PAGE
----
by Allan Fish
(USA 1933 68m) DVD1/2
Hail Freedonia, Hail Groucho!
p Herman J.Mankiewicz d Leo McCarey w Bert Kalmar, Harry Ruby, Arthur Sheekman, Nat Perrin ph Henry Sharp ed LeRoy Stone m/ly Bert Kalmar, Harry Ruby art Hans Dreier, Wiard B.Ihnen
Groucho Marx (Rufus T.Firefly), Harpo Marx (Brownie), Chico Marx (Chicolini), Zeppo Marx (Bob Rolland), Margaret Dumont (Mrs Teasdale), Louis Calhern (Ambassador Trentino), Raquel Torres (Vera Marcal), Edgar Kennedy (Lemonade stall man), Leonid Kinskey (Agitator),
Just like the contemporary W.C.Fields, the Marx Brothers have been the subjects of a modern day cult, in no small way down to the championing and homages of Woody Allen in the seventies, and Duck Soup is their greatest film. However, the film was originally a failure and caused them to leave Paramount, where they had done much of their best work, and go elsewhere.
The Marxes had first come to the screen in two adaptations of their stage shows, The Cocoanuts and Animal Crackers. Their next original features, Monkey Business and Horse Feathers, dropped the long suffering Dumont in favour of the sexy Thelma Todd, who added real glamour but then left to partner Laurel and Hardy. These were all popular, but Duck Soup was not just the typical mix of Marxian insanity for insanity’s sake. Marx Brothers comedies of this age are almost surreal in their gags, not just funny, and Duck Soup is no different. Its reasons for failure have been well documented in divers books, but it must also be borne in mind that it wasn’t just a comedy as, whether deliberately or not (probably not), it was also a razor sharp satire of not only war but of financial deficits and borrowing. Satire is generally not received well by your average audience. Most modern audiences, for example, would rather have American Pie than a dozen Elections. Or maybe it might have simply been because Harpo never played his harp. Who knows?
Duck Soup follows the fortunes of two neighbouring postage stamp countries, Freedonia (“land of the free and brave” goes its national anthem) and Sylvania. The rich widow whose fortunes finance Freedonia is sick of financing the government’s schemes to stay afloat and insists that the radical Rufus T.Firelfy is put in charge, whose insane policies and attitudes bring them to war with their neighbour.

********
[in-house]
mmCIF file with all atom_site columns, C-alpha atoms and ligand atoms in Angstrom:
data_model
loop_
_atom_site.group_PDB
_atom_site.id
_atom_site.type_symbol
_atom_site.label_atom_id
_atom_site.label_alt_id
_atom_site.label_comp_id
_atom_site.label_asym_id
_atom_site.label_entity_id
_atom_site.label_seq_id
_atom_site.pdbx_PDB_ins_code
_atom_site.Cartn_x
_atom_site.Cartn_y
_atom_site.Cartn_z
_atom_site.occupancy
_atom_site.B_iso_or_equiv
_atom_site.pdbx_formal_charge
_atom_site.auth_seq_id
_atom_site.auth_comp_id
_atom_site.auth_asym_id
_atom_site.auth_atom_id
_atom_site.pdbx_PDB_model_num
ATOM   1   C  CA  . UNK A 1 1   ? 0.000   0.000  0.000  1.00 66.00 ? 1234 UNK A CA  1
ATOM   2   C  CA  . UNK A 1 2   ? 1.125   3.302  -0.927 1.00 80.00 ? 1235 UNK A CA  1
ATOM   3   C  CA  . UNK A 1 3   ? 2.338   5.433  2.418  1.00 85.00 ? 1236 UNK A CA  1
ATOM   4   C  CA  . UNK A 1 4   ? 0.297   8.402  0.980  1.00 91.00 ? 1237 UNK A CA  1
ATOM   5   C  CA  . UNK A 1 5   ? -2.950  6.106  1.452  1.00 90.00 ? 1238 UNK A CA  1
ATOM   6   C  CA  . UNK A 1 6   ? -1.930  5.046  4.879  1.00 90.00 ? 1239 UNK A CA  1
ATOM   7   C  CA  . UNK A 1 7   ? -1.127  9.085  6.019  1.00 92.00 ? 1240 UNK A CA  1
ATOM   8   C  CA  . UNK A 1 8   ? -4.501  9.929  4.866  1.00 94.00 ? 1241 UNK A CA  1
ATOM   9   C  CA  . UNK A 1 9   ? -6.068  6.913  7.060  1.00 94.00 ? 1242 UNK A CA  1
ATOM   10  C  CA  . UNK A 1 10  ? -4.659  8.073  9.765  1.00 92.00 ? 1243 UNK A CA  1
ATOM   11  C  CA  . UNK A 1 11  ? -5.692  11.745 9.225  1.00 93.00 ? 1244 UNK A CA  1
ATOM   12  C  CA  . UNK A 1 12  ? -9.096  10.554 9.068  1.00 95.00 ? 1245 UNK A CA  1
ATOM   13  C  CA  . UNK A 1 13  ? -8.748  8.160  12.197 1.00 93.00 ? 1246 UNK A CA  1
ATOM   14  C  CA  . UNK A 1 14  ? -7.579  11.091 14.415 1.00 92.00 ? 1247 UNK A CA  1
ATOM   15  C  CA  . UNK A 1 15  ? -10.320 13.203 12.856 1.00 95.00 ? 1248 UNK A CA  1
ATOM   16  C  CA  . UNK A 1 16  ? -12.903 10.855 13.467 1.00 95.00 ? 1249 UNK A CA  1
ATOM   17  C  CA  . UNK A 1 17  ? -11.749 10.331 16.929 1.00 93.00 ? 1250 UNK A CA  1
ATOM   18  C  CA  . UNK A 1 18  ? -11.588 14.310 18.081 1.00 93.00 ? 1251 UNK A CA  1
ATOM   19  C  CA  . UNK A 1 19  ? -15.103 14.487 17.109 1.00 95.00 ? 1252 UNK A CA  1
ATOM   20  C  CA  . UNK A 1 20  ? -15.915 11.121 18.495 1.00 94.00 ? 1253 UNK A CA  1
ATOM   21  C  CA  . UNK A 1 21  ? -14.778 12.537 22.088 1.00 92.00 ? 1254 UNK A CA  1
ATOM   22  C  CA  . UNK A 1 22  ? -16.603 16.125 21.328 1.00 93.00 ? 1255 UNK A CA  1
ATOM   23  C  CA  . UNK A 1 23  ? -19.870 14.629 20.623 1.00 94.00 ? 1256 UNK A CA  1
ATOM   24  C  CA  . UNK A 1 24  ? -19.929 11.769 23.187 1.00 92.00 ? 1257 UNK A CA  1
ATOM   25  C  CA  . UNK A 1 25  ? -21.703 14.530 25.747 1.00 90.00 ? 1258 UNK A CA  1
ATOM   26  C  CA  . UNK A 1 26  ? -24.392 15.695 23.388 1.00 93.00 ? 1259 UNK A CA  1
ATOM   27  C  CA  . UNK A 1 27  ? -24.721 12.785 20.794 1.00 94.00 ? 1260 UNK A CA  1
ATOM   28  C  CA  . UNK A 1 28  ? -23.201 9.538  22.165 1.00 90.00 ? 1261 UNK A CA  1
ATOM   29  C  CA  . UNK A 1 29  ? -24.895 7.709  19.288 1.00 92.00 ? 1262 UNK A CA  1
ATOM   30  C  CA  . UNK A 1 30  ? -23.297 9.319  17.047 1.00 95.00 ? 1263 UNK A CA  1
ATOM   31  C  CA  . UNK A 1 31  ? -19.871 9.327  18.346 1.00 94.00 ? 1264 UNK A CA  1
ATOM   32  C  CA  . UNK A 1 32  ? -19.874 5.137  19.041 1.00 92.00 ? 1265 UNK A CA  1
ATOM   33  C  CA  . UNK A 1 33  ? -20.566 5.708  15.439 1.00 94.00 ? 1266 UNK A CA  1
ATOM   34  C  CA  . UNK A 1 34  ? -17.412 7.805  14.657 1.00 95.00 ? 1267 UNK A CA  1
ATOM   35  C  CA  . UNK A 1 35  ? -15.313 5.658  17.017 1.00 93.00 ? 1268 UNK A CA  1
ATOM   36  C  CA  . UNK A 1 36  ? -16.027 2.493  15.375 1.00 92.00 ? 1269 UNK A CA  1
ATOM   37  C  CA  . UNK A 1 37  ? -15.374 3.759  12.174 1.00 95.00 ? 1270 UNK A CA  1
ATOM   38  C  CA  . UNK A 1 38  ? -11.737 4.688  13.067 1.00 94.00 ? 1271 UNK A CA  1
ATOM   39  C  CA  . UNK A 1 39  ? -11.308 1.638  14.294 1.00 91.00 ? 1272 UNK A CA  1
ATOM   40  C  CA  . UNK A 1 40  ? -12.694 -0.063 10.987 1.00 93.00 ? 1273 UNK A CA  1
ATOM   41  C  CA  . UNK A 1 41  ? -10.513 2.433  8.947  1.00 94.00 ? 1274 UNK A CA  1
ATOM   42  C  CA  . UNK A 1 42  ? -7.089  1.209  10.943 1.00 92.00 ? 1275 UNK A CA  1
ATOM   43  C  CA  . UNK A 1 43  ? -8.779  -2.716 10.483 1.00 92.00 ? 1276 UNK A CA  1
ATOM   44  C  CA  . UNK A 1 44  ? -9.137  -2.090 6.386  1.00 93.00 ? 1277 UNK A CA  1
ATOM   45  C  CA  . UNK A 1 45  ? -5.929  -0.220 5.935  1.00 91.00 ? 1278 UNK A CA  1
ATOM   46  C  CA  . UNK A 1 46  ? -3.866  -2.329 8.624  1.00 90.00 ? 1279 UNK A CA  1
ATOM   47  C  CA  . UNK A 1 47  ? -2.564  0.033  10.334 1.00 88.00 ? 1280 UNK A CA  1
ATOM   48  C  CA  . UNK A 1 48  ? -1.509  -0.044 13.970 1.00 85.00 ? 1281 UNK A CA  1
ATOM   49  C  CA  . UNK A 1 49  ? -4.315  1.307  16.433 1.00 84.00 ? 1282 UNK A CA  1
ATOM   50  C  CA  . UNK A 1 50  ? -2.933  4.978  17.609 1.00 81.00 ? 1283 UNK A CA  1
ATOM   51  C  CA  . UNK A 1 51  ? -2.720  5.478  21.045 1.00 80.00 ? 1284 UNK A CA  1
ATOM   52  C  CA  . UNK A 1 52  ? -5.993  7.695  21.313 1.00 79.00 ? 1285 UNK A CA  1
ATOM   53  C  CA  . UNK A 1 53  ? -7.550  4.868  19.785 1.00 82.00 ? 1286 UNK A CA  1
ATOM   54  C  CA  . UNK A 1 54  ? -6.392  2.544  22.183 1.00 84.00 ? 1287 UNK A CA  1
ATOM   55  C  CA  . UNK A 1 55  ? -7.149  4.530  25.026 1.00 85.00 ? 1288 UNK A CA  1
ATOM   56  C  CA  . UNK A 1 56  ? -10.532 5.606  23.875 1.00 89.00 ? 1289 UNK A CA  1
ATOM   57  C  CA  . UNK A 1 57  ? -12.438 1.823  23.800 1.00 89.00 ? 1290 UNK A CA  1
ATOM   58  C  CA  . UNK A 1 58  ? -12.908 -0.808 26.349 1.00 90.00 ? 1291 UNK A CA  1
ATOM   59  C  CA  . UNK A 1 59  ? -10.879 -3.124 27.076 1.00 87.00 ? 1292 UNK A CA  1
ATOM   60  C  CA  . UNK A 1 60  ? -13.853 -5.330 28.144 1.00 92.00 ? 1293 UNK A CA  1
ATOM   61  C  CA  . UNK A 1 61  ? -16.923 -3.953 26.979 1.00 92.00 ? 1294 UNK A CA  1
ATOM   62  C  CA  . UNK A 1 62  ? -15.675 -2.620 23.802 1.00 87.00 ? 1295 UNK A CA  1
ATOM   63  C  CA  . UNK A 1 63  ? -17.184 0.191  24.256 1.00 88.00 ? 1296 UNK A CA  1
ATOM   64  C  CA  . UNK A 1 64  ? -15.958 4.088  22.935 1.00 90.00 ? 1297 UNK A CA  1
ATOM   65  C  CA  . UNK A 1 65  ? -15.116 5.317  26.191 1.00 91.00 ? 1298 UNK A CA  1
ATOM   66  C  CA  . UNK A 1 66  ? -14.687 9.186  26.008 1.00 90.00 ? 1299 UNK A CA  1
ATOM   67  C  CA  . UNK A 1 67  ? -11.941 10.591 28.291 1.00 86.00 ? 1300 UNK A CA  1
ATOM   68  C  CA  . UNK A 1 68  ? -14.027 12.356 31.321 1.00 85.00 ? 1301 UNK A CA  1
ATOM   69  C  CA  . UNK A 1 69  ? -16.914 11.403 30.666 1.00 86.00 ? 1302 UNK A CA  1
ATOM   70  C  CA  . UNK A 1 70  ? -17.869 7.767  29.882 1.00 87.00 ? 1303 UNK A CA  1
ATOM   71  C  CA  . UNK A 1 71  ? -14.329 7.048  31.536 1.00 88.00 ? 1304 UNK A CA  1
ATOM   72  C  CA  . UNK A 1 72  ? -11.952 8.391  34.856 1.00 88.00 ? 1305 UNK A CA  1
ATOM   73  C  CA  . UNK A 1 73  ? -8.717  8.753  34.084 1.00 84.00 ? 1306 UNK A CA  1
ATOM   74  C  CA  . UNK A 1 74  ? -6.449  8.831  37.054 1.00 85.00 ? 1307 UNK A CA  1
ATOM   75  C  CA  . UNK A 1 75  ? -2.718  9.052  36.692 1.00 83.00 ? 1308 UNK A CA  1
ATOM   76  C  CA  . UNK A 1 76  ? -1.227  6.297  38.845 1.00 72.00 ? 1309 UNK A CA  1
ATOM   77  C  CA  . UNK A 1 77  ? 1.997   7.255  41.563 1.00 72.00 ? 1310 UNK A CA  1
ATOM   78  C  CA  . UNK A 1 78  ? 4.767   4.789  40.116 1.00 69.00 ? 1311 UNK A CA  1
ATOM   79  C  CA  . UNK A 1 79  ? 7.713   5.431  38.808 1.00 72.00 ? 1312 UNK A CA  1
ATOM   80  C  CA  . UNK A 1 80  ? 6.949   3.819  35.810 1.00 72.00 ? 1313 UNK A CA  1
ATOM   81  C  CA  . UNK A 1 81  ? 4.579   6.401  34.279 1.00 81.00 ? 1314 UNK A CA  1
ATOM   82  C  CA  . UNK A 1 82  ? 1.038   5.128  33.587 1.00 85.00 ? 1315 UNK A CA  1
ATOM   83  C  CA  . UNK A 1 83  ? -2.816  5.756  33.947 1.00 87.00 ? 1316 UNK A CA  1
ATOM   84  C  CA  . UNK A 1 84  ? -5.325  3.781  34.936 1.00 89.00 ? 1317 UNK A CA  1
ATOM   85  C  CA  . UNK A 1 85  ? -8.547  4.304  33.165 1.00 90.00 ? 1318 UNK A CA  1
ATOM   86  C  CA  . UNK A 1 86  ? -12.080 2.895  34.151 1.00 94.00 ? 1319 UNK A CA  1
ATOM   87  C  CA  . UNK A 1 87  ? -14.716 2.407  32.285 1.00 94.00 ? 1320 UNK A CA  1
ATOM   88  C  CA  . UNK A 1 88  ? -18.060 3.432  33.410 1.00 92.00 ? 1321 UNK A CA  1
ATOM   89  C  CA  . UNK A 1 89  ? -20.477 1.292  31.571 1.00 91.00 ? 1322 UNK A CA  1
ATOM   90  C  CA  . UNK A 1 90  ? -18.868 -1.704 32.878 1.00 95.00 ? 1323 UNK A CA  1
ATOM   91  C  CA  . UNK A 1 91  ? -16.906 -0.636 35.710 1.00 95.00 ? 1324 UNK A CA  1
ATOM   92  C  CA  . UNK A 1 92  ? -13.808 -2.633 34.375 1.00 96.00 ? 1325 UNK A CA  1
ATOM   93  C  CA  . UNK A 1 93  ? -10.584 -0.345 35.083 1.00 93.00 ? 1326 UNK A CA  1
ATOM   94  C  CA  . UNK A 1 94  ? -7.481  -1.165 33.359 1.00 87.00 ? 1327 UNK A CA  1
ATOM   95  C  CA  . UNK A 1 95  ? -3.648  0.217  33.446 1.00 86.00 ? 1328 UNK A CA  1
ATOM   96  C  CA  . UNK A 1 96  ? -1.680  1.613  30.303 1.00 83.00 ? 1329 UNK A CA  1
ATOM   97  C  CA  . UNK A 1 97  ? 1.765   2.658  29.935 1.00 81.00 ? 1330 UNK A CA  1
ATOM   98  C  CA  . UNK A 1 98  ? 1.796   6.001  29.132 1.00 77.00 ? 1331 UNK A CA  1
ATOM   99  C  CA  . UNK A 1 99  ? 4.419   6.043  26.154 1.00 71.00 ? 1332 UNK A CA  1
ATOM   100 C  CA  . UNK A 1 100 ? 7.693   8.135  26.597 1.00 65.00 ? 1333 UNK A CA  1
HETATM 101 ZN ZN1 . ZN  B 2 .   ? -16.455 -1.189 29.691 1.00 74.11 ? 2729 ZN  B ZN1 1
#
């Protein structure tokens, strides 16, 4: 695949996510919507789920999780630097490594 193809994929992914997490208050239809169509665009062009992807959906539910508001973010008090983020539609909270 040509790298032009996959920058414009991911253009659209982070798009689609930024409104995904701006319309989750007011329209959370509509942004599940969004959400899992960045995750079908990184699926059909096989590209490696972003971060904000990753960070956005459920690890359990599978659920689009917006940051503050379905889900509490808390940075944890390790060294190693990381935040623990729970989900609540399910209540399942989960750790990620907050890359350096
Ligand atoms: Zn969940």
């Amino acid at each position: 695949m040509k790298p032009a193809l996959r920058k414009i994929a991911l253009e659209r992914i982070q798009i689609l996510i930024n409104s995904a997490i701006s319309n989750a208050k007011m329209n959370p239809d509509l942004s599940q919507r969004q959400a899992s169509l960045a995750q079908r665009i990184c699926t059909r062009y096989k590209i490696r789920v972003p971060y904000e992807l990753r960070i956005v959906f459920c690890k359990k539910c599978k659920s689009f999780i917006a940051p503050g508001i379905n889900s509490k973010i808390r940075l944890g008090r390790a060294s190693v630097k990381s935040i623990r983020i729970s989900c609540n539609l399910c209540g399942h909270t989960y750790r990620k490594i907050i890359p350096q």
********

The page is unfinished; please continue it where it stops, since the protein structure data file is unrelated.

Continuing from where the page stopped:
The gags come so fast, you find yourself laughing so hard at one you miss the next two. This was the last film that Zeppo appeared in and, though he is better here that he was in their earlier efforts, he still seems out of place (though not as much as Allan Jones and Tony Martin at MGM). Chico and Harpo, who are sometimes now accused of being unfunny, are at the peak of their powers, be it in the legendary infuriation of the lemonade stall scene with poor Edgar Kennedy or lighting a cigar with a blowtorch or trying to turn off a radio with a cocktail maker. But the real star of the show is Groucho, who is at his wisecracking best. For anyone wishing to understand his genius of timing, just watch the scene where he is greeted by Dumont on arrival. The banter has become legendary; “not that I care, but where is your husband? – why, he’s dead. – I’ll bet he’s just using that as an excuse. – I was with him to the very end. – no wonder he passed away. – I held him in my arms and kissed him. – I see, then it was murder.” Or when told by Zeppo that Louis Calhern “is trying to undermine you, what are you going to do? – I’ve a good mind to ring his doorbell and run.” Or proclaiming “I’ll see my lawyer about this as soon as he graduates from law school.” But his finest hour is one of the few that involved all the brothers equally, the genius of the mirror sequence. (If it was stolen partly from Max Linder’s silent short, Seven Years Bad Luck, it was refined to perfection here.) It is truly one of the greatest pieces of physical comedy and it was actually paid homage to recently in The Cat’s Meow in which Eddie Izzard as Chaplin and the delightful Kirsten Dunst as Marion Davies acted out a sketch of a man noticing his own reflection. It was beautifully done, but the Marxes original, like the film, is timeless.